On that shooter-focused front, gamers tumble amidst the rubble and dive behind burned-out vehicles for cover, taking aim with one of over 77 different upgradeable weapons that include sniper rifles, shotguns, RPGs and machine guns. And when you get into close-quarter squabbles, throat-slashing knife kills can come into play as well—with you systematically dropping enemies who scream and spurt gore.

All of which eventually leads to big finishing battles in each level that pit Old Snake against inventive big bosses in high-tech gear. Surprisingly, that's where a lot of slinky sexuality is ushered in. Because most of the final bosses are actually women wrapped in fancy super-powered battle togs. But not for long. When your Snake bests them, the combat equipment falls away leaving the shapely beauties dressed in form-hugging bodysuits. They each stride or crawl toward the soldier-hero with seductive movements as the camera swoops in to ogle their every well-defined curve.

Other female characters wear low-cut, cleavage-baring outfits that the camera likes to examine closely, too. There are also some rather odd live-action commercials with provocatively dressed actresses, and girlie magazines are scattered here and there for you to pick up and page through (showing pics of bikini-clad models).

As for language, the s- and f-words make the lexicon. As do "d--n," "h---," "a--" and "b--tard."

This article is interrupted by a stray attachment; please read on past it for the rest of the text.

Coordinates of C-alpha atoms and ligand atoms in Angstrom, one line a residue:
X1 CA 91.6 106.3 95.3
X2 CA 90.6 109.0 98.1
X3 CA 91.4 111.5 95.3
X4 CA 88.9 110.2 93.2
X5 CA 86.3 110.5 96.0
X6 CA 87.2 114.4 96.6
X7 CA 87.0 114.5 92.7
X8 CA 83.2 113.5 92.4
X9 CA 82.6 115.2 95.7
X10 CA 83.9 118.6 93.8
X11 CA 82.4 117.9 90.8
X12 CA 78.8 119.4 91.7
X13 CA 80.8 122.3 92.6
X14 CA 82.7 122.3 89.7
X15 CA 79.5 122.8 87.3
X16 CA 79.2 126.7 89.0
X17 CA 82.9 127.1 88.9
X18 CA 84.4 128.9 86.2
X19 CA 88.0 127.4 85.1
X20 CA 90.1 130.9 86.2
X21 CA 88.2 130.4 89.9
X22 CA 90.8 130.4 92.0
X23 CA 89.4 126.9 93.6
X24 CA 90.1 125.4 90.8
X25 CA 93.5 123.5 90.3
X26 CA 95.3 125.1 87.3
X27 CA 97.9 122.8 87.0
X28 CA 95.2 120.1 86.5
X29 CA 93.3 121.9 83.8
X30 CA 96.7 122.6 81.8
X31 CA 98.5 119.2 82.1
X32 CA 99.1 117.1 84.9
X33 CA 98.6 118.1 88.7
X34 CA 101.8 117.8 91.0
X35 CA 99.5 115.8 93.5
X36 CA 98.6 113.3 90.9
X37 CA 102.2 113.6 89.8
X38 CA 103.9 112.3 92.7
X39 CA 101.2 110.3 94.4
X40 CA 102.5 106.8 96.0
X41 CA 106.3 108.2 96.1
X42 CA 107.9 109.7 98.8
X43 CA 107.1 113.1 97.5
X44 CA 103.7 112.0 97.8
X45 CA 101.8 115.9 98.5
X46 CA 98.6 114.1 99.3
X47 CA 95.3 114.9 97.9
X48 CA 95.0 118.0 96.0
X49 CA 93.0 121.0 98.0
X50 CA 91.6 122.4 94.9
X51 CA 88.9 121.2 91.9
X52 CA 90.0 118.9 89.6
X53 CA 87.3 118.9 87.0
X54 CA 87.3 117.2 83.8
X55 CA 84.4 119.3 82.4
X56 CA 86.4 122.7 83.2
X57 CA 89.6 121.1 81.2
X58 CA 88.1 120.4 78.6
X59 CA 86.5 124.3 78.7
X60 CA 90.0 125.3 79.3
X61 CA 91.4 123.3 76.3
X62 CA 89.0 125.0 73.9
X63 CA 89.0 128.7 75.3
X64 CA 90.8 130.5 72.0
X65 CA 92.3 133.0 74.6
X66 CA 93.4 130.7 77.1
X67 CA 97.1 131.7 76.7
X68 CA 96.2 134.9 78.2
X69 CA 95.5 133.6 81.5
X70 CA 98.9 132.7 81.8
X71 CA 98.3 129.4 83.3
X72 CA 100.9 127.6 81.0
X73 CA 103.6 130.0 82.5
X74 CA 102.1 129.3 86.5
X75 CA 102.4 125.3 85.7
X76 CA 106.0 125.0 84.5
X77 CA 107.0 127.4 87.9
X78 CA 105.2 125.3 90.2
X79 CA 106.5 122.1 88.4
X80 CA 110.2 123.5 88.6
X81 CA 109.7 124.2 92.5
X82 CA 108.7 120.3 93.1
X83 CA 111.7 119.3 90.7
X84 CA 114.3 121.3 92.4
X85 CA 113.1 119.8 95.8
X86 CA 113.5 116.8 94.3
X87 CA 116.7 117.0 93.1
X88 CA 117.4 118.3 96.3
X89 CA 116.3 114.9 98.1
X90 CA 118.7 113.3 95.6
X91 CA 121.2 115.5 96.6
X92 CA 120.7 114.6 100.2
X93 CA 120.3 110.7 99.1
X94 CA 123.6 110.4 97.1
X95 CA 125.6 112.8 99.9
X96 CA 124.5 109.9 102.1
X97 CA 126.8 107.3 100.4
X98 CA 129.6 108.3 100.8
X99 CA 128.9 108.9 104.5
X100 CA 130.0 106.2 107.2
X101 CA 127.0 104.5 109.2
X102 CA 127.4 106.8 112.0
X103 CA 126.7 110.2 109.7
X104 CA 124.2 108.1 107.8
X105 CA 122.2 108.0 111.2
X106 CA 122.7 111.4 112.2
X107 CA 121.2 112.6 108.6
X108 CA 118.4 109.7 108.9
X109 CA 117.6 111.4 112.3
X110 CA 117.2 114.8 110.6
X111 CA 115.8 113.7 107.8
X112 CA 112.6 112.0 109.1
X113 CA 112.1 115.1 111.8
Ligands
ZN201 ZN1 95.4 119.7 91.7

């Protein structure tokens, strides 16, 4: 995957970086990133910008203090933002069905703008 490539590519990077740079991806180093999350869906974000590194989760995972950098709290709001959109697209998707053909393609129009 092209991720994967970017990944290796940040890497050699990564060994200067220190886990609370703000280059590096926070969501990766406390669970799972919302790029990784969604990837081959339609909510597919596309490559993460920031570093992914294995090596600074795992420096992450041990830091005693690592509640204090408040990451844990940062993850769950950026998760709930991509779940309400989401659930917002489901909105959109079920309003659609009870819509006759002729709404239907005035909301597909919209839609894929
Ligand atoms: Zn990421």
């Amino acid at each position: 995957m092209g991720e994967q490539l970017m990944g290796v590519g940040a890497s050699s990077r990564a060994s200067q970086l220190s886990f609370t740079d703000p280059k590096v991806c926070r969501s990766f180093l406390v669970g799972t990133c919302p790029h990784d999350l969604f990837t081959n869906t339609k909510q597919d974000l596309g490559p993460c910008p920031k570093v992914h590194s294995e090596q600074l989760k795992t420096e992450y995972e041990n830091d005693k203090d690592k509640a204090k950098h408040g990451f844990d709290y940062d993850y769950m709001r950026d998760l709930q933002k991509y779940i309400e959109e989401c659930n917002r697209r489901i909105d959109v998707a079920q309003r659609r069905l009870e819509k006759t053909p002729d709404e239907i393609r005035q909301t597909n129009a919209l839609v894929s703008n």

"My Games Shouldn't Be Like That"
That kind of stuff is a major stumbling block for discerning gamers. And I really wish it wasn't there. Because for all the death-dealing and sexy goings on, the real fun of this title comes to the fore when you're trying not to bloody your foes or peep at girls. The AI enemy characters work incredibly well within the imaginative environments of each level and this creates exceedingly challenging stealthy gameplay.

Old Snake is set up as a hired agent who's really not aligned with any fighting force. So how he accomplishes his job is pretty much up to him. In fact, there are certain storyline incentives that encourage him to keep his killing to a minimum. With the help of a silencer-equipped tranquilizer pistol and OctoCamo battle suit—that mimics an octopus's ability to blend in with its environment—you can actually choose to hug walls, glance around corners, hang from ledges and crawl your way through a large portion of the game without firing a single lethal bullet.

"You don't have to kill the enemy. ... I want people to understand that kind of feeling—killing someone you had no intention to kill," Hideo Kojima told the U.K.'s Official PlayStation Magazine. "These days, with any [first-person shooter] you're either on side 'A' or side 'B' and you're killing, killing, killing, but my games shouldn't be like that."

That's an interesting viewpoint in today's rabid, blood-and-guts industry. But his quirky, creative and involving Metal Gear Solid 4 ultimately force gamers in the direction of so much gunplay and blood that it can't follow through on his sentiment.

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Bob Hoose Kevin Simpson